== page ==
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Old 05-17-2012, 12:38 PM   #1
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Difficult water heater connector leak


I recently replaced a leaking water heater connector, and had to tighten it down more than normal to get it to stop leaking. I'm guessing the lip of the male adapter (where the gasket of the connector seals) on the hard copper line might be chipped or eroded.
The line is holding now, but if it starts leaking, do you guys think it would be best to:
1) file down the lip of the male adapter until it is smooth, file off any sharp edges, so that it will seal better, or
2) cut off the male adapter, solder on a new one.

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Old 05-17-2012, 03:58 PM   #2
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Difficult water heater connector leak


I'm confused:
What is the male adapter made of, what is it adapting from and to?
Gasket on what connector?
A picture would help.

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Old 05-17-2012, 04:22 PM   #3
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Difficult water heater connector leak


Quote:
Originally Posted by bob22 View Post
I'm confused:
What is the male adapter made of, what is it adapting from and to?
Gasket on what connector?
I suspect it's a solder x compression adapter to use a cheater hose with...
and the 'gasket' is the compression ring.

OP: if/when it leaks in the future...
yeah, post a picture.
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Old 05-17-2012, 08:37 PM   #4
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Difficult water heater connector leak


Quote:
Originally Posted by darsunt View Post
I recently replaced a leaking water heater connector, and had to tighten it down more than normal to get it to stop leaking. I'm guessing the lip of the male adapter (where the gasket of the connector seals) on the hard copper line might be chipped or eroded.
The line is holding now, but if it starts leaking, do you guys think it would be best to:
1) file down the lip of the male adapter until it is smooth, file off any sharp edges, so that it will seal better, or
2) cut off the male adapter, solder on a new one.
When you say where the gasket of the connector seals on the hard copper line, I'm guessing that the fitting on the hard copper line is not quite lining up with the male adapter.

If that's the case and if your area allows flex lines to the water heater, maybe consider the Watts stainless steel corrugated flex line.


See more info at: http://www.watts.com/pages/whatsnew/FFSS.asp

Though the picture shows connection to vertical copper lines, it would work well with horizontal copper lines as well. The flexibility of the line insures that the threaded fitting and gasket will seat properly. You will probably have to cut the copper line back a ways and solder a 3/4" copper male fitting, to allow installation of the corrugated line. This type of line comes in 12, 15, 18 and 24 inch lengths and comes with built-in dielectric sleeves, eliminating the need for separate dielectric unions. I installed one to our expansion tank and both connections were leak free from initial installation.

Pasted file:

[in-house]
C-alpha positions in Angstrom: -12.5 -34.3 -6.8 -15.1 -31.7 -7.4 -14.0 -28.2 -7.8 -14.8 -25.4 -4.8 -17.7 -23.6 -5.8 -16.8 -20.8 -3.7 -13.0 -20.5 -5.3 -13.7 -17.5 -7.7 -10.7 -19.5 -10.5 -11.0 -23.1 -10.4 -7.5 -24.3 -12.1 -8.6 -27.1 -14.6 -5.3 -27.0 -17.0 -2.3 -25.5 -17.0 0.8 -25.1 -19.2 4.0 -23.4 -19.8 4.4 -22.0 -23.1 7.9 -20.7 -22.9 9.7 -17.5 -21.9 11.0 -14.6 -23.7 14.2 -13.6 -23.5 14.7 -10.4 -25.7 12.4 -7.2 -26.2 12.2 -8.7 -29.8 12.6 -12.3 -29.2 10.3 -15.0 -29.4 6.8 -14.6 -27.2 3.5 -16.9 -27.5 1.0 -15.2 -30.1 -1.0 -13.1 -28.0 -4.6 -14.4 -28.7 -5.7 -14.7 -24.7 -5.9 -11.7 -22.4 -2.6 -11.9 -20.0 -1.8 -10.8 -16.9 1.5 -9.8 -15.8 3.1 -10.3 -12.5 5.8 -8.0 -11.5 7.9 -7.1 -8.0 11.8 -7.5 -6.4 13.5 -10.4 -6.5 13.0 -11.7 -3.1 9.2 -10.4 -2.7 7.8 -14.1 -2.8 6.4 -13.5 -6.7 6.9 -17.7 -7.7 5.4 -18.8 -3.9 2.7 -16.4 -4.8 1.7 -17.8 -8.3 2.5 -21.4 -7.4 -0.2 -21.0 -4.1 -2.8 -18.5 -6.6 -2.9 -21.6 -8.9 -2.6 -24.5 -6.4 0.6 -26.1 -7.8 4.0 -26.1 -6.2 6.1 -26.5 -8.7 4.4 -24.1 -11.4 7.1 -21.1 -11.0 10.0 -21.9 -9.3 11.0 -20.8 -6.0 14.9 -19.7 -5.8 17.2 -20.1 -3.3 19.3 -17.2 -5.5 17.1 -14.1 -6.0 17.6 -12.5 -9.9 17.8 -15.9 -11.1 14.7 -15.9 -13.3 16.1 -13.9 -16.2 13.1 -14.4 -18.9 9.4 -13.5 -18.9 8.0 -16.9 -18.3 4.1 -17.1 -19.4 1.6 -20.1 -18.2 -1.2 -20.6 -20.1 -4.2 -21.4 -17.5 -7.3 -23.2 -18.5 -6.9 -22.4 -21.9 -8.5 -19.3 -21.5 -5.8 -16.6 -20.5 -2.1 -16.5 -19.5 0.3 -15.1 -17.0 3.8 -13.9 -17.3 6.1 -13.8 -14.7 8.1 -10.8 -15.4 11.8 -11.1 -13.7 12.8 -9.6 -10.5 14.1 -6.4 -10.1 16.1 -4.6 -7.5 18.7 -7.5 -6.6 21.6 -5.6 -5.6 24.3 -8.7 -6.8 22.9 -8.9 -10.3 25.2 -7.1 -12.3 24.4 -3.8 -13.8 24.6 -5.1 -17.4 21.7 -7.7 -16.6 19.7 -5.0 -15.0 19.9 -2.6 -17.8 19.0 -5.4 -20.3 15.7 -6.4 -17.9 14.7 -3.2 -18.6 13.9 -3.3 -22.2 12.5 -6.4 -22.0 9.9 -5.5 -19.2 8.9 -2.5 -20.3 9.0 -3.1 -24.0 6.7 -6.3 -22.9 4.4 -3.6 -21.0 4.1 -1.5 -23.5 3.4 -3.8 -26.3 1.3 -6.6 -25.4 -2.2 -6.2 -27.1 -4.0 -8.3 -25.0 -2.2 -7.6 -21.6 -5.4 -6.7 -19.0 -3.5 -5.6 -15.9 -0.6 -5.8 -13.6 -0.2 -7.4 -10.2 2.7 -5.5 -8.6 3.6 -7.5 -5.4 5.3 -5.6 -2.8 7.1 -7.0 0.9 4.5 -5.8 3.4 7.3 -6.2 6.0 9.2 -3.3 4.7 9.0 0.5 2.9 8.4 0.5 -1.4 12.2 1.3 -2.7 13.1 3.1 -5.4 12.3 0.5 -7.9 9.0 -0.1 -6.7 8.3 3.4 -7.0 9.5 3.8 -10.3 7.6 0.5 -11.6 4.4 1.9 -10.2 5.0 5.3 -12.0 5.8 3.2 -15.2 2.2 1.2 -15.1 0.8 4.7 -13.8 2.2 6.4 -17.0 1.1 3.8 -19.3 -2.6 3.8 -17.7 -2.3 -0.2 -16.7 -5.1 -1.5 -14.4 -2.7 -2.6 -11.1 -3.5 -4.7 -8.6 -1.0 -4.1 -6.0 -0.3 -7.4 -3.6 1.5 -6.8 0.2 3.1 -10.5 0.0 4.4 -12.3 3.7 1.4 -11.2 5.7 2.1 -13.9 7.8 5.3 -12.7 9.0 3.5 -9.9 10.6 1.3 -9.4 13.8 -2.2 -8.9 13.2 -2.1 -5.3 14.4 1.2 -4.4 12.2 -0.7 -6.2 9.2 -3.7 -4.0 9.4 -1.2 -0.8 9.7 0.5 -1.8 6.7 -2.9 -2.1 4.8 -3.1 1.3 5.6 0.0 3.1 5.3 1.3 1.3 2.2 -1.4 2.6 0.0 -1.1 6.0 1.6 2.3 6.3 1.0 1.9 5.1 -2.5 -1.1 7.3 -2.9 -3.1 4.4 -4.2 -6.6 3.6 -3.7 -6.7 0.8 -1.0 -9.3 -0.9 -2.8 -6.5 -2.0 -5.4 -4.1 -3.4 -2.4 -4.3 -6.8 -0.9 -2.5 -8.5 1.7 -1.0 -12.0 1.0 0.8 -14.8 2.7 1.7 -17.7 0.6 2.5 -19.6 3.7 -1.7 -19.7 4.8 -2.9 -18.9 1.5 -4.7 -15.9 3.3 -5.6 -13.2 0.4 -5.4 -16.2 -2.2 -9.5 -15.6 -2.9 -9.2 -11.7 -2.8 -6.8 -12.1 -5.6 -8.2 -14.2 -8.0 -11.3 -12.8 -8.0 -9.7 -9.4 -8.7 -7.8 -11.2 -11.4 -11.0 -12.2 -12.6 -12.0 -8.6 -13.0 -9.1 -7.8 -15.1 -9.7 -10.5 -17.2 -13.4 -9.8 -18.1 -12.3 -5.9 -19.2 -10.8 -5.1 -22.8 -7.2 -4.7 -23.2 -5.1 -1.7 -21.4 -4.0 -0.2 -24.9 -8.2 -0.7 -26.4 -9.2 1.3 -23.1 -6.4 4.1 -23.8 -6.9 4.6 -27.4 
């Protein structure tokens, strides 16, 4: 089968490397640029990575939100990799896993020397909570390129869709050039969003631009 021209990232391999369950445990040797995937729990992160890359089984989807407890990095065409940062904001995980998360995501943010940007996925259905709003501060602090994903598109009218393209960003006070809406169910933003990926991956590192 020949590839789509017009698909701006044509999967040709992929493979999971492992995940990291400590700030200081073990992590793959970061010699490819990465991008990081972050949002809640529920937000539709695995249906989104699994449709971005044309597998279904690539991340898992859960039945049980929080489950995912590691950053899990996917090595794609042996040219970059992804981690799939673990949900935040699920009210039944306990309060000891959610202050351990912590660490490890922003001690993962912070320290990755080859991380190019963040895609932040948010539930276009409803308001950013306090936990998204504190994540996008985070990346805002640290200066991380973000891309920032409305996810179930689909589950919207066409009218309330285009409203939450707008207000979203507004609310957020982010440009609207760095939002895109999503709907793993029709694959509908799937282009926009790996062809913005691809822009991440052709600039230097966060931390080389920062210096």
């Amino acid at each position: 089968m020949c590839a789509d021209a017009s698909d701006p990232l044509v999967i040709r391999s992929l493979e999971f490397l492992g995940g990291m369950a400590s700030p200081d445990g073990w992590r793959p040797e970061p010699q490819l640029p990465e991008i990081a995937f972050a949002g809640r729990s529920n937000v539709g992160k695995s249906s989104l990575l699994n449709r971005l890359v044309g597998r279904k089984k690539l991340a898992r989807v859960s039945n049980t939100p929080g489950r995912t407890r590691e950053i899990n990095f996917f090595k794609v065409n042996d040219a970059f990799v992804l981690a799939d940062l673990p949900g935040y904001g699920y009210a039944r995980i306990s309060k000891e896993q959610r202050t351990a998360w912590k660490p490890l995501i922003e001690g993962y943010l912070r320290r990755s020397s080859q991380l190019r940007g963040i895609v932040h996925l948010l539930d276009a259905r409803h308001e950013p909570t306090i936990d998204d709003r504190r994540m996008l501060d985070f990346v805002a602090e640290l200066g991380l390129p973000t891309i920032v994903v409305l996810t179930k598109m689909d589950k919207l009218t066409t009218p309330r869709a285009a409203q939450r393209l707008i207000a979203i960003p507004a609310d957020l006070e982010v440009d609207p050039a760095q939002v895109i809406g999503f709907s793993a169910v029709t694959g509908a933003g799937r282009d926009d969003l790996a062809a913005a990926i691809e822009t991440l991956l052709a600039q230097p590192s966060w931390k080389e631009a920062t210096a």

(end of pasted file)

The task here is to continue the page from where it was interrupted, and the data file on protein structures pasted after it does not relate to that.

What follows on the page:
----------

If your area requires hard copper lines to the water heater, maybe consider installing heat traps on both hot and cold lines. The extra copper piping of the heat traps could allow some flexibility in proper alignment of the fittings and you would gain excellent, trouble free heat traps as well.


http://www.energycodes.gov/moodle/mo...iew.php?id=109

If you do install pipe type heat traps, remove any valve heat traps that you may already have. Pipe type heat traps don't restrict water flow or fail like valve type heat traps.

Maybe some options,
HRG
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Old 05-17-2012, 11:46 PM   #5
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Difficult water heater connector leak


sweat a piece of copper in there with the right fittings
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Old 05-18-2012, 09:22 AM   #6
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Difficult water heater connector leak


It is possible (albeit difficult) to just replace the gasket. Most of the time that's what causes the leak on the old flex lines when a heater is replaced.
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Old 05-18-2012, 12:32 PM   #7
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Difficult water heater connector leak


Here is a diagram. The connector is a flexible copper line for hot water coming out.
Usually replacing the connector is a quick fix for me, I should have examined the lip of the adapter more carefully. It is holding for now...
Attached Files
File Type: pdf IMG.pdf (9.3 KB, 53 views)

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